Archaica’s world is full of secrets ready to be revealed: artifacts and devices that help you develop your Totem, mysterious ancient machines and their purpose awaiting to be discovered, and entire secret rounds where hint is not available.
As you progress, you’ll also unlock special totems which represent your progress through the game. These totems will allow you to unlock new abilities or get access to hidden places.
Echoes (Javanicus Studio)
A unique game of dualities, Echoes sets itself in a world completely (well, more or less completely) submerged in water. As the game’s mysterious protagonist, you are able to traverse the game’s world by both walking on top of the water as well as upside down under water in a unique spin on anti-gravity mechanics.
In Echoes, the world is split in two different sceneries: the ones on the surface, and the ones underwater. Each one have distinct graphic intentions.
The underwater environments are an oppressive maze of vertical structures fading into the depths of the ocean. In these ruins reclaimed by unknown creatures, bioluminescent corals and fish are the only lights guiding the player.
The surface is more quiet and peaceful, with scattered structures emerging under a vibrant sky. Unlike underwater, there is no life on the barren ruins of the ancient civilization.
The game presents itself extremely well with gorgeous scenery in its early screenshots. It likens its above-water world as a “boundless mirror” and with the vast horizon changing with a day/night cycle (Echoes takes place over the course of a single day), it promises some breathtaking scenery.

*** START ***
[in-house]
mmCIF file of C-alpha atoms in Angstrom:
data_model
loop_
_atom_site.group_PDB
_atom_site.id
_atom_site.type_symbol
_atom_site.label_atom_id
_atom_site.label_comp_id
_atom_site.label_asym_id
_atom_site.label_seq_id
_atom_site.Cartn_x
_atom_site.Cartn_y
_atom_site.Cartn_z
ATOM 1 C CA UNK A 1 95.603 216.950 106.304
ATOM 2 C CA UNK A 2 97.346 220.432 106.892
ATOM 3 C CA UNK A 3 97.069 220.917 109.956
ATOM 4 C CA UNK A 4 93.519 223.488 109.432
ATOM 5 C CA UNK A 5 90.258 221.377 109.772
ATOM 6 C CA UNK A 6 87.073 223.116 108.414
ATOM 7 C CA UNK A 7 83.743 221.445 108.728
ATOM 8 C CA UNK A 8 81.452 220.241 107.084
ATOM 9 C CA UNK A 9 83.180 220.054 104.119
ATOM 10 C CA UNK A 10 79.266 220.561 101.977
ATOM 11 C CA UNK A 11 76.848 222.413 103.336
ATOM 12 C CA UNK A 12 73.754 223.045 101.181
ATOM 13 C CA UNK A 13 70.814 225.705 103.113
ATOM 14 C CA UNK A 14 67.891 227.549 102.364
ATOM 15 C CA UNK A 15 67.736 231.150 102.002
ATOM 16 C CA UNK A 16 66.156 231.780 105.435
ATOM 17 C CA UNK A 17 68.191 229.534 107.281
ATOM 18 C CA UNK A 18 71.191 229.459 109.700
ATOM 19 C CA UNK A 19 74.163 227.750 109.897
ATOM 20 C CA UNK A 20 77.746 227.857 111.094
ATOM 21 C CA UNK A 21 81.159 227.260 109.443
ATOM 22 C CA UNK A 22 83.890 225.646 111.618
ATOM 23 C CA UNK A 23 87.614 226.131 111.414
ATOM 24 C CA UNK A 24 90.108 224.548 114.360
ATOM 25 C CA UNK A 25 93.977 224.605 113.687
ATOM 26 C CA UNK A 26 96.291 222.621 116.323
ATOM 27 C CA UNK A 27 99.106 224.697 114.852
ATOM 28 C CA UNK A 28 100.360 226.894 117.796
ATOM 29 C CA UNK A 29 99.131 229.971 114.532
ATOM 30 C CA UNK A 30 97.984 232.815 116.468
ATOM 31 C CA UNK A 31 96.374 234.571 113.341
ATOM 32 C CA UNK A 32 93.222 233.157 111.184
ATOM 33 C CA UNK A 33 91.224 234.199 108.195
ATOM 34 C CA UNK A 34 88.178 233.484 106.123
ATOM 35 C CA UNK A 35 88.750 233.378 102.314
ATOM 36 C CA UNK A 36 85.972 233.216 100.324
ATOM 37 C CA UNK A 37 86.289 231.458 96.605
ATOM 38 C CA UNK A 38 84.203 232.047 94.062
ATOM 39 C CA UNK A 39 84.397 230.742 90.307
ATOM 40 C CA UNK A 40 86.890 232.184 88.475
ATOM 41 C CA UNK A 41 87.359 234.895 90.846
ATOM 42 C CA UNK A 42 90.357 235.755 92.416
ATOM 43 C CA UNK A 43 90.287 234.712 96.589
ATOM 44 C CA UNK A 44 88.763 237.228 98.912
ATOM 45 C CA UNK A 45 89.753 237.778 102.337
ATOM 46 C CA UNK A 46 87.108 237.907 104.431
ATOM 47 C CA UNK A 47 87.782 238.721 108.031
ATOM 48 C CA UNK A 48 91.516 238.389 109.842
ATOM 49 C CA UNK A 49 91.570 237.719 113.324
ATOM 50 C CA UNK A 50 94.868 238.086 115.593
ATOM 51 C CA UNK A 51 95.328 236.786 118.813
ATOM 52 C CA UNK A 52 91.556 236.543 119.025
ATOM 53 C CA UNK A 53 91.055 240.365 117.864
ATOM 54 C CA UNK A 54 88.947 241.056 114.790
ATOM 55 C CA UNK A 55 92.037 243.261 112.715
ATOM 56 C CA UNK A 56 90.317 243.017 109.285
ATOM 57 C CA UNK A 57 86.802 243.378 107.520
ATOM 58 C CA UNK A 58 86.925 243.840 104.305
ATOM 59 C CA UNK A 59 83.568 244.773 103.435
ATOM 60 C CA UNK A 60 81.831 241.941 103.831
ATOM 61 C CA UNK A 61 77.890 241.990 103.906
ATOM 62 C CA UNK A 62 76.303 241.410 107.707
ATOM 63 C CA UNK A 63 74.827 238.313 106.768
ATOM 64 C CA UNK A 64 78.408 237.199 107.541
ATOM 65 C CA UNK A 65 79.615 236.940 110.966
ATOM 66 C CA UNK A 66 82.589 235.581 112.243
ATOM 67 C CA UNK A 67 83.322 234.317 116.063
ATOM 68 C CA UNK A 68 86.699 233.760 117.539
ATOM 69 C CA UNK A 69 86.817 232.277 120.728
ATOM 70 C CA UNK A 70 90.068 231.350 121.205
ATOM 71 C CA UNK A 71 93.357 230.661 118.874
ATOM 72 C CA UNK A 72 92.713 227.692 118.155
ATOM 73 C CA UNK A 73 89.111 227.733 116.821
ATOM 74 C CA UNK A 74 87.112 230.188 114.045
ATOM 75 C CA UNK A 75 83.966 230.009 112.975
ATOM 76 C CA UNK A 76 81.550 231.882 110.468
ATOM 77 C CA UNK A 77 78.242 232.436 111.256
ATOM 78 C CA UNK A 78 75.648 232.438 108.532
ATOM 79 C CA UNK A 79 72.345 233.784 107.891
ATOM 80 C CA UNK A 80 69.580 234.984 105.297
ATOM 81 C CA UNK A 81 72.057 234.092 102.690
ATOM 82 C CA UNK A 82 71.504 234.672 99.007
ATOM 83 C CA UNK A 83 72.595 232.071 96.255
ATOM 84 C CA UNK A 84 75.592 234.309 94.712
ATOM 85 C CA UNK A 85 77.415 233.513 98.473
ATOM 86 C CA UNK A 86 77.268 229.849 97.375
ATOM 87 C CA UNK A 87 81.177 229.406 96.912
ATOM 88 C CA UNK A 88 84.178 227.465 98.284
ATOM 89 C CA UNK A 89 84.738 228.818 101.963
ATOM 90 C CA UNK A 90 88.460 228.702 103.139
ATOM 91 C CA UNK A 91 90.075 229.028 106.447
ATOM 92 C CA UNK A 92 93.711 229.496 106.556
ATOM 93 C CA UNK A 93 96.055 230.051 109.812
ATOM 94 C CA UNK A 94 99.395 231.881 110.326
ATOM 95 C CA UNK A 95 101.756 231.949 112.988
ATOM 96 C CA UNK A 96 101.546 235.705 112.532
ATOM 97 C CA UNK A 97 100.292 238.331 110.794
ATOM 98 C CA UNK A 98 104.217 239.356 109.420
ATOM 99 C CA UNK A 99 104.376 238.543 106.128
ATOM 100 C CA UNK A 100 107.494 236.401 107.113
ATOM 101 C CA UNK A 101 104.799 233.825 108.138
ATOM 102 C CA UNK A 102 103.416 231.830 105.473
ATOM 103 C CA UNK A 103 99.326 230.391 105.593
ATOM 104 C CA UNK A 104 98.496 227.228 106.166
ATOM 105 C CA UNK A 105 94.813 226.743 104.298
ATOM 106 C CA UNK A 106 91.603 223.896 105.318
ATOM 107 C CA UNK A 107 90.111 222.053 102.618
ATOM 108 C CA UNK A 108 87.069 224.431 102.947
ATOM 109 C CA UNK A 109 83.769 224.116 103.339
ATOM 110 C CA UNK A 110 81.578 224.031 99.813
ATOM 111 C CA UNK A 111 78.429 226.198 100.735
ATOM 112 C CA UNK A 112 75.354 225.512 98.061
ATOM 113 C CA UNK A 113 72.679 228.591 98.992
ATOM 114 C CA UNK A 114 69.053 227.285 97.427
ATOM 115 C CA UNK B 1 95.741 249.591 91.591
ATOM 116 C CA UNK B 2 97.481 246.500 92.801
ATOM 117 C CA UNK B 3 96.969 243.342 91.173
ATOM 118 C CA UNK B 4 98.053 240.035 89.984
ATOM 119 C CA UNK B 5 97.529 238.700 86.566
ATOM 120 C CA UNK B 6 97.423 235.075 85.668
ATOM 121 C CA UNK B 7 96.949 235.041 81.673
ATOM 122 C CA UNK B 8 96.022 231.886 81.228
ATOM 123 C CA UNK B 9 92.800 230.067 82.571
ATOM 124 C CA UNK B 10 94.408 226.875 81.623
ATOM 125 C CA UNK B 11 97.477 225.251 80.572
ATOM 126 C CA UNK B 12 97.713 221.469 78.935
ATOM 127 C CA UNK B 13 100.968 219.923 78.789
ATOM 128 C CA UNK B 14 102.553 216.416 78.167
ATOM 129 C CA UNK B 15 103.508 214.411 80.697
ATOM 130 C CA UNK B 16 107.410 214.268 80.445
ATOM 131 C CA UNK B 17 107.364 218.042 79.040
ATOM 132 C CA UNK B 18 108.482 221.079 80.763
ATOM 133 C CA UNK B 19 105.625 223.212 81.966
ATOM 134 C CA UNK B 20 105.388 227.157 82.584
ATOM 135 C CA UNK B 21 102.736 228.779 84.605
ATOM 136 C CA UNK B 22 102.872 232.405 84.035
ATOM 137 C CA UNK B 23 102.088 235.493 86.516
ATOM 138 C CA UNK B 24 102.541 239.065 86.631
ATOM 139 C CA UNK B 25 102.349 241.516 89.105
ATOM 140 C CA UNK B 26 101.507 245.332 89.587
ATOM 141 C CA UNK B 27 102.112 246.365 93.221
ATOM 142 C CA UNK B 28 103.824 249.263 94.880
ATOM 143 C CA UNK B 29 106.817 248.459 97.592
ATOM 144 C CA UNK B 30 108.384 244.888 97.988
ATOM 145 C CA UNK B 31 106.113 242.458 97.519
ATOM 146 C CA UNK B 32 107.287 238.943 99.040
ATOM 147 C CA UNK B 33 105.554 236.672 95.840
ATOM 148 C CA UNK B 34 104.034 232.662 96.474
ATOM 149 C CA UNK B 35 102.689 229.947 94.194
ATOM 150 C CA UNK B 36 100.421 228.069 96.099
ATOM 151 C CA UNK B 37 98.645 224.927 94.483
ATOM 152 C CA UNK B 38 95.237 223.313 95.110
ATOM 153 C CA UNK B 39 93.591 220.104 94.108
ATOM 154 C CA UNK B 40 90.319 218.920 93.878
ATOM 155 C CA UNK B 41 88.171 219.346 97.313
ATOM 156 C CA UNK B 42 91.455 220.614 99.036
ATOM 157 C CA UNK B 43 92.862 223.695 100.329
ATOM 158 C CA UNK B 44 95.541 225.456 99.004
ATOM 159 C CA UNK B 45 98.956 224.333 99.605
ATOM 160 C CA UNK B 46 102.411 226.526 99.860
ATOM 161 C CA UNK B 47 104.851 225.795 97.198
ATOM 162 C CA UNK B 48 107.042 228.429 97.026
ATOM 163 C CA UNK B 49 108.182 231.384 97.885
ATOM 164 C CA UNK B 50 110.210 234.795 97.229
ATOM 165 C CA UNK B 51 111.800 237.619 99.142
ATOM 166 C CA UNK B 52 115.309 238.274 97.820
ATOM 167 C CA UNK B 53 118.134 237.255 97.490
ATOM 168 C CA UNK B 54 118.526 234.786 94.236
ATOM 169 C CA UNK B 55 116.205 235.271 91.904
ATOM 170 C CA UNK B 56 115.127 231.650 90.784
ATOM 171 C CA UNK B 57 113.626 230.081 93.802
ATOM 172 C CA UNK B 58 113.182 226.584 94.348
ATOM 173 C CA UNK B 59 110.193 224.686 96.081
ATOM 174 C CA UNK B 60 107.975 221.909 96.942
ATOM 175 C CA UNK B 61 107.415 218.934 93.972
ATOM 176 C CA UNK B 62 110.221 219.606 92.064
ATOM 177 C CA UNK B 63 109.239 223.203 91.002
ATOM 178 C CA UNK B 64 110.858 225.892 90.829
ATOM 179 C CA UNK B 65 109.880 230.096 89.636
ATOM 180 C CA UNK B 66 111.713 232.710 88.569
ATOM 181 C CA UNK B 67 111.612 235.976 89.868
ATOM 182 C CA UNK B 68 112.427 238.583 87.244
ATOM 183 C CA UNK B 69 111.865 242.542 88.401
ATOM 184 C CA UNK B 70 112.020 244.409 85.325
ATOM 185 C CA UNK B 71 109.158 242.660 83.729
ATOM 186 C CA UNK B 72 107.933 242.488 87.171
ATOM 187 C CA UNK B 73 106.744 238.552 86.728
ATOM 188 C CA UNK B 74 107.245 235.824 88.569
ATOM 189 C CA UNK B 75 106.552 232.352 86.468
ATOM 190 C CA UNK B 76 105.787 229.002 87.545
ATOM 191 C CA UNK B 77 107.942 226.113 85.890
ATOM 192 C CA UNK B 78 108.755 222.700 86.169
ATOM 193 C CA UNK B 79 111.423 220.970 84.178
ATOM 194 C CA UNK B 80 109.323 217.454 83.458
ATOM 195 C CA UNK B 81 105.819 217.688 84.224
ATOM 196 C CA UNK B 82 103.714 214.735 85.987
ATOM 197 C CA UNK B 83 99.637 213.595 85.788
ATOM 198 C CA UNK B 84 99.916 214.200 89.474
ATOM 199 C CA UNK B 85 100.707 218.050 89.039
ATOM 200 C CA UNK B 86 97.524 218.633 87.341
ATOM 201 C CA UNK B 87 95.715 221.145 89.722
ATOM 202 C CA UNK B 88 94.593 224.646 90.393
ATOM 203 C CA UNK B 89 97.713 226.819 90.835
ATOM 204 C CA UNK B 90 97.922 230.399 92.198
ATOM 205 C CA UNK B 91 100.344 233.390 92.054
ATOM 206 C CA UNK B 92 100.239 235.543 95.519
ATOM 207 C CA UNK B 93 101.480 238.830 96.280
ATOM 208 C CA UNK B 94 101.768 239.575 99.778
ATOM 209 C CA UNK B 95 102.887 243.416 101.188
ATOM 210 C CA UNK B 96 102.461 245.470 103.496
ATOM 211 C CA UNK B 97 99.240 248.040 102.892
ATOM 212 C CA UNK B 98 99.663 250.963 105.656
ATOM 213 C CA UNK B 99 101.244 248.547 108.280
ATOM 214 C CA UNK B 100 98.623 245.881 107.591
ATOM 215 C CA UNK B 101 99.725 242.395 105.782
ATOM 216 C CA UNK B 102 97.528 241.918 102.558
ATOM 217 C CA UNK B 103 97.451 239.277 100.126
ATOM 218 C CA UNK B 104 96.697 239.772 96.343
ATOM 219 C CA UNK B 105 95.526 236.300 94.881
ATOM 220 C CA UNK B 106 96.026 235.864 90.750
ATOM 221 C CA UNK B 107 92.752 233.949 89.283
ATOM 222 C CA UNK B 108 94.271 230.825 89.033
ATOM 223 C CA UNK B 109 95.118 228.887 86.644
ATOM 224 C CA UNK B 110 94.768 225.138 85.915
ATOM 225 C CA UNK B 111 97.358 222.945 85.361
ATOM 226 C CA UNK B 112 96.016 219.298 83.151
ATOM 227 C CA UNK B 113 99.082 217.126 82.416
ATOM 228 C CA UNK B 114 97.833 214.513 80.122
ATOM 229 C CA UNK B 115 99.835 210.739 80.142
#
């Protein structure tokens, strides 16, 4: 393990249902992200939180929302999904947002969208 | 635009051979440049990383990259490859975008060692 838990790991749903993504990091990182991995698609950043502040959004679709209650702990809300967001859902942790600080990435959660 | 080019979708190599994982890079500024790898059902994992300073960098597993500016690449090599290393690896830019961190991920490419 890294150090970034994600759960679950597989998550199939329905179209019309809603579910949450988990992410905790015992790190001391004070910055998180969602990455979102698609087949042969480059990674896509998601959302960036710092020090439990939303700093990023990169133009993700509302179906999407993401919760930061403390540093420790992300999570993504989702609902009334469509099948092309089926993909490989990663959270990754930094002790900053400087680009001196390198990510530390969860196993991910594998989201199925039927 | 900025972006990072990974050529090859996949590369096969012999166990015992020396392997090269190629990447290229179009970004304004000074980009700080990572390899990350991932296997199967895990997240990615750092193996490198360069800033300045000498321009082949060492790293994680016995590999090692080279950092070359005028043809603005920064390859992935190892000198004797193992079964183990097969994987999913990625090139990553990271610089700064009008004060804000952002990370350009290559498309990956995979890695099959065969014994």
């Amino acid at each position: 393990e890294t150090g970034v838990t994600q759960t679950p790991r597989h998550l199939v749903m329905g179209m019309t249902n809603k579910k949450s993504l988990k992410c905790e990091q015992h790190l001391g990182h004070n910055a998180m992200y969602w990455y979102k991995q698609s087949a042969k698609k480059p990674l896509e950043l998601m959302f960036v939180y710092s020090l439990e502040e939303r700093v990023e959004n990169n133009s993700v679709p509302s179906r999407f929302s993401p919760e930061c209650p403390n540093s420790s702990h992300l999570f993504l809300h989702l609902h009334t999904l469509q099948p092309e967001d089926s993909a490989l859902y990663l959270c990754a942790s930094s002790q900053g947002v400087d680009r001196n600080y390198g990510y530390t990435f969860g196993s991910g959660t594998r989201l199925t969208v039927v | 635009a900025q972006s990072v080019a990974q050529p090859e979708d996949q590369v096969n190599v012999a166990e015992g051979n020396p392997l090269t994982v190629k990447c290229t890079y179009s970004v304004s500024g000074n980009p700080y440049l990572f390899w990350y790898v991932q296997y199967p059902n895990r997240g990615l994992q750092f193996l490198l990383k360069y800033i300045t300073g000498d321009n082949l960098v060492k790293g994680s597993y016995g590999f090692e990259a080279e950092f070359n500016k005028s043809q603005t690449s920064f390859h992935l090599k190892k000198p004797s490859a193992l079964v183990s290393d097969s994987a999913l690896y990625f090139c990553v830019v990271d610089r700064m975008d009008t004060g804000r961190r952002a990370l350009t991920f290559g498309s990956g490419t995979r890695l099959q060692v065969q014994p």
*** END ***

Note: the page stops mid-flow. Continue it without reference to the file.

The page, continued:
Echoes is still in early development and is expected to be released on PC in third quarter of 2017.
Ever get sick of aiming? So did the developers over at Dreadbit (presumably), so their new game, Seraph, does away with the whole pesky business by creating a platformer that does all the aiming for you.
Seraph features a unique, auto-aiming mechanic as well as an interesting premise in which you play an angel trapped on Earth in the body of a human.
Seraph is a skill based, acrobatic shooter… without aiming! Featuring an angel, known as Seraph, who’s fighting to restore her lost power and ultimately escape a prison infested with demons. However, dark magic has trapped the angel inside her human Vessel: if the Vessel dies, so will Seraph.
With your focus taken away from aiming at your enemies, you’re free to concentrate on the game’s acrobatic platforming. Seraph promises an incredible amount of freedom of movement and has a bevy of special attacks, spells, and finishing moves to boot. Enemies can be damaged by your ranged attacks, but some larger, trickier foes will need a more up close and personal approach to finish off.
Demonic flesh can be shredded by gunfire and physical attacks, but larger foes are only fully destroyed by using a very short range angelic attack called Smite. Enemies can be blasted at range but Seraph must enter the fray to finish them off – the ultimate in risk/reward gameplay.
The game aims to be replayable with an “easy to play, hard to master” approach by featuring a constantly-adjusting difficulty meter that changes as you’re playing. Add to that with random drops, weapons, enemies, bosses, character progression, and prcedurally generated levels and you have a gameplay experience that will be different every time you go back to it – and Dreadbit hopes you’ll go back over and over and over again.
Seraph is due out on Steam this month.
The Church in the Darkness (Paranoid Productions)
Promising to be a game in which the story changes every time you play, Paranoid Productions’ Church in the Darkness is an isometric action/infiltration game set in the 1970s with a unique premise. Part Bioshock, part Heart of Darkness, it’s up to you to infiltrate a socialist “cult” that separates itself from the United States during the Vietnam War.